• Games

    Review: ADK Damashii (PS4)

    In the early 90’s silver age of video gaming the most outlier-est of outliers would have to be a second party developer for the Neo Geo, of all things, but Alpha DenshiKabushiki gaisha, better known as ADK, still managed to carve themselves a respectable legacy on SNK’s 100 Mega Shock Holy Grail, crafting well regarded classics like Magician Lord and the World Heroes series. ADK’s output on the system wasn’t close to being limited to just that though, and the compilation ADK Damashii, originally released only in Japan for...
  • Movies

    Review: T2 Trainspotting

    In times of transition it’s often necessary to return to our watershed moments. Those moments that originally set us on a course to the people we became. In this way, time is cyclical, often repeating itself. Such is the case with Renton (Ewan McGregor). When we saw him last in 1996 he ended up choosing life over heroin and over his friends. It’s over twenty years later now and he finds himself on his way out of a job and out of a marriage. Now he will tell you...
  • Music

    [RECAP] Amorphis and Swallow The Sun at Underground Arts 3/12/17

    Melodic doom metal certainly has an interesting following. We are an older and weathered group of metalheads who have grown to appreciative the creativity of the complex. The mood was calm and collective, and not the normal rabble rousing fervor of a metal show. Swallow the Sun was steady, powerful, and mellow. Their brand of doom metal allows you to close your eyes and feel the somber melodies. Their set was solid, playing songs from nearly all their albums, for a great mix of the discography. Underground Arts seemed...
  • Local

    Our New Event Calendar and Two New Riot Nerd Events!

        We are very excited to announce our new event calendar! The purpose of the calendar is to support local bands, entertainers, artists, and event organizers/promoters. If you’d like your event added feel free to email info@riot-nerd.com       Speaking of events, we have two new ones that we are extremely excited to share with you!  We are branching out from local shows, movie screenings, and burlesque events and trying our hand at dance parties. Come party with us!     Riot Nerd & Atomic City Comics...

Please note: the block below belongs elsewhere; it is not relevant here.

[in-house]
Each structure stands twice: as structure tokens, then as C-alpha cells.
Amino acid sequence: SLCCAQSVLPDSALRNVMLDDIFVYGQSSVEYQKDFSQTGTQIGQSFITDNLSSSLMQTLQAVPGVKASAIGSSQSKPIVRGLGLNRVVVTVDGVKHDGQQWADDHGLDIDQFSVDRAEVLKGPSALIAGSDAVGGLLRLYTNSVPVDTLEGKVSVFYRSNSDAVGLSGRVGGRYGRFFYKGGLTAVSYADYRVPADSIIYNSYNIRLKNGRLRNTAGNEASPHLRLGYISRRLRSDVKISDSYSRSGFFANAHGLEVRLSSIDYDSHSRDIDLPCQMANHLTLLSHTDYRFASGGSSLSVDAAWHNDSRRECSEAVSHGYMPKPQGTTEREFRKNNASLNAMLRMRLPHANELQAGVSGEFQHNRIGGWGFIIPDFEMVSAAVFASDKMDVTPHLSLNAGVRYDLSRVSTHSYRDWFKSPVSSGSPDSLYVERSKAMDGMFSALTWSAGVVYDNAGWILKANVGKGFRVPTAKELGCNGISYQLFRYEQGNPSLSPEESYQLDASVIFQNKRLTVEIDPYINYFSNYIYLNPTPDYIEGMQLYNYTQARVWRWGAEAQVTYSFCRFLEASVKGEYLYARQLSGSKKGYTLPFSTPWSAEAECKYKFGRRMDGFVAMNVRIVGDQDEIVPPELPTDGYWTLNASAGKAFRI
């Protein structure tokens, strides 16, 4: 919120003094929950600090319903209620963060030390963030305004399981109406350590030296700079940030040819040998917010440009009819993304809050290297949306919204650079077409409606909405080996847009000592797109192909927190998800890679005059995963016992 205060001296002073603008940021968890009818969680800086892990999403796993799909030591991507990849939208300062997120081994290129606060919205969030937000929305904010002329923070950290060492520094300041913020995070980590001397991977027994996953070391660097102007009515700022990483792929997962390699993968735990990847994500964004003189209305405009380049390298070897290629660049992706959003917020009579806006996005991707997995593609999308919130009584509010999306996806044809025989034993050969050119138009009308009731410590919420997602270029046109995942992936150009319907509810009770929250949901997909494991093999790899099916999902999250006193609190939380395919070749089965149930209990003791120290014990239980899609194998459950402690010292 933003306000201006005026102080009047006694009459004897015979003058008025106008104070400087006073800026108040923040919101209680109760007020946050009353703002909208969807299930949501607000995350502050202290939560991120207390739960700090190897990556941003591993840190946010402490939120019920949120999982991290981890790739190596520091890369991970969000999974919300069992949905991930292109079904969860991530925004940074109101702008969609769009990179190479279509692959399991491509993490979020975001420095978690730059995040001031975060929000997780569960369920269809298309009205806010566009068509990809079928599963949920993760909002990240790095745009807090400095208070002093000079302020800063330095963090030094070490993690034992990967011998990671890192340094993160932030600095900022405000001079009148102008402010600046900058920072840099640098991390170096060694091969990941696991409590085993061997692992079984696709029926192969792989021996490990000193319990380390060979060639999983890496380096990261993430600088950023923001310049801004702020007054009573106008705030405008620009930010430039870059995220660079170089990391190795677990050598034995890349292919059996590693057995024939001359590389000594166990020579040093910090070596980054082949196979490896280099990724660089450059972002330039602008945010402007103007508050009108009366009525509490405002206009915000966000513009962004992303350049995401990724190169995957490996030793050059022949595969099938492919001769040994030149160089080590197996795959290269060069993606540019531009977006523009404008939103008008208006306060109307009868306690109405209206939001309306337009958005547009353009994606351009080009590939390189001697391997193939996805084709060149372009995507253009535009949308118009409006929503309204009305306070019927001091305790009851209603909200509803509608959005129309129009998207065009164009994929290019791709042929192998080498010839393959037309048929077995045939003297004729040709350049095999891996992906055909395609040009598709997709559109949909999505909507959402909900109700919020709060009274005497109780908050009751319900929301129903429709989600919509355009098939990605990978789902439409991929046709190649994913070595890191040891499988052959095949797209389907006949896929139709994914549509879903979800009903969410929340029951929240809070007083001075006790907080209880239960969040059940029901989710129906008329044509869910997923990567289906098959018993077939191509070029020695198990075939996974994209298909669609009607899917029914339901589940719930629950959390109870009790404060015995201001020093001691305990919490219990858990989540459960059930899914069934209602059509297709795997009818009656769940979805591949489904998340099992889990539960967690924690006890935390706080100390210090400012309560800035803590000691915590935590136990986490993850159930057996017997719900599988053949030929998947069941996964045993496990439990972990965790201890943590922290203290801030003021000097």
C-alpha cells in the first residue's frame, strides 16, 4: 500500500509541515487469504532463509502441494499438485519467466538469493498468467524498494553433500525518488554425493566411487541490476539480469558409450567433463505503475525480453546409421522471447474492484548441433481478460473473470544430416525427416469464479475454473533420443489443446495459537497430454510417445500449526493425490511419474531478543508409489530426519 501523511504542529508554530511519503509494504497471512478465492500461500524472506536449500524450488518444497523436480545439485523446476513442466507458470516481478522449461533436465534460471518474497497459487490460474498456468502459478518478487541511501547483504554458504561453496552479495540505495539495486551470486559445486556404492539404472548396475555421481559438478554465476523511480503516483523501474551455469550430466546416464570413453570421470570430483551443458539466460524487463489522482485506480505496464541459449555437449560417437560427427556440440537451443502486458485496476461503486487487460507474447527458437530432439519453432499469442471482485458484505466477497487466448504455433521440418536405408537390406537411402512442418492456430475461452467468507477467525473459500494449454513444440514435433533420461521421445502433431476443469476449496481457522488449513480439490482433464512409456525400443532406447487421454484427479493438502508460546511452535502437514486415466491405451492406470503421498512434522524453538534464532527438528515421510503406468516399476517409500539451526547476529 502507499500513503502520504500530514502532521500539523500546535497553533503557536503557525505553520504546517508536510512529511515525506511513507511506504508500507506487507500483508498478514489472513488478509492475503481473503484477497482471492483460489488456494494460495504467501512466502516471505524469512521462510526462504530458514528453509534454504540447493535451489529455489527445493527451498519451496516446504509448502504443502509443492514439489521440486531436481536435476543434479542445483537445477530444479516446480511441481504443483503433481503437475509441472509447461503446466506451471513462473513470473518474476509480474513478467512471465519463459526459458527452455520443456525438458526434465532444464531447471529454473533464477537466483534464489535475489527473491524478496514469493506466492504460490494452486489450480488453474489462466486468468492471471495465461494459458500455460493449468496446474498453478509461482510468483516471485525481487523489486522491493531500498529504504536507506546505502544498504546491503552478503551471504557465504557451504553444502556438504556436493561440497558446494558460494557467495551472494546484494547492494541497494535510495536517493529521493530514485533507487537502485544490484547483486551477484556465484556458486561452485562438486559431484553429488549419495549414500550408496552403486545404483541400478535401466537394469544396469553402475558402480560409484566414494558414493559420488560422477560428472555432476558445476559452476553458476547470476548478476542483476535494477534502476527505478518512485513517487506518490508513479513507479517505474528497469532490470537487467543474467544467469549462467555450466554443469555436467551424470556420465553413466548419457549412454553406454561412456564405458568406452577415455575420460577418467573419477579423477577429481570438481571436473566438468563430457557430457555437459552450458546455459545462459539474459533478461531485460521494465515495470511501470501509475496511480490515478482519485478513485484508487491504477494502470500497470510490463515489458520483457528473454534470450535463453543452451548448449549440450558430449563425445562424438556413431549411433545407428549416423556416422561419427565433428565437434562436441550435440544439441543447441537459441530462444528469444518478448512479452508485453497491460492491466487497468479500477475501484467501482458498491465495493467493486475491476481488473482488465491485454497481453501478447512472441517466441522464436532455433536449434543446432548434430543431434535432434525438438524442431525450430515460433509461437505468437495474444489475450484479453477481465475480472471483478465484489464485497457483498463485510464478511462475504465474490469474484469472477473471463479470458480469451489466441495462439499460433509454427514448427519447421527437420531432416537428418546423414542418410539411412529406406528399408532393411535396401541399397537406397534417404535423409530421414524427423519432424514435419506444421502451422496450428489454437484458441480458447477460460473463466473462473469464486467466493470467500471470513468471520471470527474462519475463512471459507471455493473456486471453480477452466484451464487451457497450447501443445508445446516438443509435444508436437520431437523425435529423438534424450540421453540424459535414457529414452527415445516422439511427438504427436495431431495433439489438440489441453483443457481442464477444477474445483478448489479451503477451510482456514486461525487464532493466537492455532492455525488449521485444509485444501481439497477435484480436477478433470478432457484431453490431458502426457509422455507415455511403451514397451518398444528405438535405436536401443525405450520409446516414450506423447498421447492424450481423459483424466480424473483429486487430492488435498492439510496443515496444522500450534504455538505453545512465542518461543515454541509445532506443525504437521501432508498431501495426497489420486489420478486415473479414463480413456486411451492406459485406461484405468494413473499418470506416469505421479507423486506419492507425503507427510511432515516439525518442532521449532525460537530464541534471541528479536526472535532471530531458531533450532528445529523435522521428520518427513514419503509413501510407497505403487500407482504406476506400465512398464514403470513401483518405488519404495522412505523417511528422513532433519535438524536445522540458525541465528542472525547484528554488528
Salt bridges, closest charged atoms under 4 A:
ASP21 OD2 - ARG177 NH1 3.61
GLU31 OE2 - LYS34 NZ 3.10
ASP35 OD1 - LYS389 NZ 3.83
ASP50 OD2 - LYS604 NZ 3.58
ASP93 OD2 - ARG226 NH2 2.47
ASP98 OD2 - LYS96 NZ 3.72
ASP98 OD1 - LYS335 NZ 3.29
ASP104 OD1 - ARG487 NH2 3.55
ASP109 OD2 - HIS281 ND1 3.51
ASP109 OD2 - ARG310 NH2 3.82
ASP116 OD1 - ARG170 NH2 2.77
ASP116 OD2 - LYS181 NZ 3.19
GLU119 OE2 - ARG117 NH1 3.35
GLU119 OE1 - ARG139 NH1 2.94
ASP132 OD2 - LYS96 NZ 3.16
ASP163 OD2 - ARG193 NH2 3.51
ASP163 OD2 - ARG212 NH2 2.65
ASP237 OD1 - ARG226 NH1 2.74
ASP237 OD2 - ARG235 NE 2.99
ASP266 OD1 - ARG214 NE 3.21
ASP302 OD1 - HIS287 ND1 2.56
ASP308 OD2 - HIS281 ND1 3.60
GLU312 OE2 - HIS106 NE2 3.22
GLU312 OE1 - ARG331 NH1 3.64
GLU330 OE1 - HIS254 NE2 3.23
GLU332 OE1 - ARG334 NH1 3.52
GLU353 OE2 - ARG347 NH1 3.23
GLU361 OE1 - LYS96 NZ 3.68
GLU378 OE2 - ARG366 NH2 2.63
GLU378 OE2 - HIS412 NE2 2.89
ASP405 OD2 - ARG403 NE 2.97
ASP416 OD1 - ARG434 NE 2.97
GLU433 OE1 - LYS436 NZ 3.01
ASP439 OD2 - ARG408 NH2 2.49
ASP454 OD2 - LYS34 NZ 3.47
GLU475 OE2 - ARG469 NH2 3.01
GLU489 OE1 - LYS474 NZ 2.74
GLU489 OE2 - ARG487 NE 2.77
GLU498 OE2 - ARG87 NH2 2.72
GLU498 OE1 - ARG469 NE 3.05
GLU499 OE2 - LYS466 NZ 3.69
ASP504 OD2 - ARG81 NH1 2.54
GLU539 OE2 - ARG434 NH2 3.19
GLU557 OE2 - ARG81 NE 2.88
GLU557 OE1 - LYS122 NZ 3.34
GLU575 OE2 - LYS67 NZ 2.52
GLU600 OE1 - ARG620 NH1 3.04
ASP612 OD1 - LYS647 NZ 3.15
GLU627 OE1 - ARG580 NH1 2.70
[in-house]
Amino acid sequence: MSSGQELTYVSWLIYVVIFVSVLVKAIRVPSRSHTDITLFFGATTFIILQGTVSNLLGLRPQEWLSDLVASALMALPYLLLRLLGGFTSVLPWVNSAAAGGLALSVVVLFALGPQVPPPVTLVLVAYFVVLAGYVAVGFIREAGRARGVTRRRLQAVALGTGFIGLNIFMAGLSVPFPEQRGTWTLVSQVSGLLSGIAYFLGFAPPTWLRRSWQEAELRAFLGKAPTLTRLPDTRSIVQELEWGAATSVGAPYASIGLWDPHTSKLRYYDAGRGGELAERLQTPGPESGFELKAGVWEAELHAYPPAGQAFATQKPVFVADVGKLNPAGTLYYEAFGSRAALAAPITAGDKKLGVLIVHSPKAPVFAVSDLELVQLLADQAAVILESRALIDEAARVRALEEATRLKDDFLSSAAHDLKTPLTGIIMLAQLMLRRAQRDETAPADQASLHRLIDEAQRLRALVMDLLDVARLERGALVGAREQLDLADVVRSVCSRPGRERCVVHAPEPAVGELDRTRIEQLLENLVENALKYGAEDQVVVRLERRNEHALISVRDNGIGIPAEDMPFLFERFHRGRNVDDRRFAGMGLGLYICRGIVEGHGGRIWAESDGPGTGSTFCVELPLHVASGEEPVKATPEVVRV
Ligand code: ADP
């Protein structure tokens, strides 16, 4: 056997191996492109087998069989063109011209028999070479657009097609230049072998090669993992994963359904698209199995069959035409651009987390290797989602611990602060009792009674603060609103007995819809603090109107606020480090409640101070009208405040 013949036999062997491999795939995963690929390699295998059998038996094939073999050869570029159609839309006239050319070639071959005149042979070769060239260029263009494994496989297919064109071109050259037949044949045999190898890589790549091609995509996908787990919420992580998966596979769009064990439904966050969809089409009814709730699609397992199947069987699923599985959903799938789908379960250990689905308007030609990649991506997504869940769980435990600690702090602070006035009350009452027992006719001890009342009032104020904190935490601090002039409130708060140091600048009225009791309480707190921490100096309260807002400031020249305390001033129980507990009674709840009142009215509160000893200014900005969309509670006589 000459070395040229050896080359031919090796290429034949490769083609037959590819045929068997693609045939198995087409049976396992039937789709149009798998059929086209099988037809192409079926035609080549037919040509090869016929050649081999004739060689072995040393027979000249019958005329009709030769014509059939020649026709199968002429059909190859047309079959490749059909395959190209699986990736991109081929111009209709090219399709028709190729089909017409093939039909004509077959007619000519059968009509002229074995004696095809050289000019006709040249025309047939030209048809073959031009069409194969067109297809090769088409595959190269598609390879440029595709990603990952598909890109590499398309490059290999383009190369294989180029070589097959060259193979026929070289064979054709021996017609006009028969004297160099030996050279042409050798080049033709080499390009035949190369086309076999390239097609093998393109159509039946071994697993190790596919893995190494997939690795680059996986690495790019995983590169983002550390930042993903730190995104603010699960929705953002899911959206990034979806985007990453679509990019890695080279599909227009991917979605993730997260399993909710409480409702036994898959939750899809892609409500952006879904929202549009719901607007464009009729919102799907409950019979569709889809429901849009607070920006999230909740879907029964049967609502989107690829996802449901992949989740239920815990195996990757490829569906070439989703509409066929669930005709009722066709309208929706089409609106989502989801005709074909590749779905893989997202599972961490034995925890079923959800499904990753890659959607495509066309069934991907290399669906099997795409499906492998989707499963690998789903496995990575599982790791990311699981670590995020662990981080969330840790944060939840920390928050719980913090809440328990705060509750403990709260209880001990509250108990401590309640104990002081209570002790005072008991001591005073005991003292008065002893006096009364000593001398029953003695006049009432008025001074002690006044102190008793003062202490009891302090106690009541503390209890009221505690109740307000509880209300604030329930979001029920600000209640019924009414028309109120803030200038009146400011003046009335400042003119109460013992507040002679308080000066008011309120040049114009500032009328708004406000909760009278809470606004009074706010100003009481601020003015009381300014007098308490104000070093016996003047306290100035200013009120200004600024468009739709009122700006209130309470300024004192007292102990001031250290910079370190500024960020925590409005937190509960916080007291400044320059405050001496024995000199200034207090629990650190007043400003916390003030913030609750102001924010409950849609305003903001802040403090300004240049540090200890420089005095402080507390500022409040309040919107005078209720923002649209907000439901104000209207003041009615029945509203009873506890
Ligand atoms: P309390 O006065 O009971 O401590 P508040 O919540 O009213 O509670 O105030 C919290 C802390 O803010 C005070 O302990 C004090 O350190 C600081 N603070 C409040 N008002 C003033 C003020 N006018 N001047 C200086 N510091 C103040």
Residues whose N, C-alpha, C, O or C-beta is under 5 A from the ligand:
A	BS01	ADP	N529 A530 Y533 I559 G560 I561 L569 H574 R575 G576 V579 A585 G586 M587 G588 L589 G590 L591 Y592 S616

• Movies

    Review: Kong Skull Island

    “Critic Proof” is a phrase that people like to throw around a lot, usually in defense of something godawful that mainstream consumers rightly eviscerate that was supposedly made “for the fans”. The recent DC films immediately come to mind when it comes to this kind of apologist behavior. I have almost a half sleeve of Batman tattoos and trust me, Batman V Superman and especially Suicide Squad were definitely not made for me or anyone else who actually cares about those characters beyond how much Hot Topic merch Jared...
  • Movies

    Strangeways Here We Come: A History of Marvel’s Doctor Strange on Film

    As technologically innovative and visually stunning as it was, Doctor Strange has to be the most polarizing film in the Marvel Cinematic Universe canon. Cultural appropriation and truncated and rote, well-worn origin territory aside, we found ourselves in the nerd minority on this one, amazed that a big budget feature based on such “Strange” source material ever got made, and made so competently at all. After all, as with most superheroes, it took a long time to get the Sorcerer Supreme even close to “right” in live action, as...
  • Movies

    Trail Mix: Monkeys at the Movies

    Trail Mix takes a look at classic movie trailers from years past to explore their relationship (however sometimes tenuous) to the films themselves and to the movie promotion of today. With fresh installments in both the King Kong and Planet of the Apes canon on their way to theaters, the Ape is truly the pop culture king once again. Peter Jackson’s King Kong (2005) and the last two films in the POTA reboot series, Rise (2011) and Dawn (2014) respectively, were triumphs both critically and commercially, but the simian...
  • Movies

    Review: Table 19

    Table 19 presents an interesting dichotomy for movie-goers, particularly those whose enjoyment of films is linked most powerfully to their ability to root for the individual characters. Over the first half of Table 19, you will be hard-pressed to find a single character that you genuinely like. Virtually everyone in the movie takes turns trading obnoxious barbs and blatant (and mostly unfunny) insults, which is particularly strange because essentially all of the characters just met each other that afternoon. The second half of the movie, on the other hand,...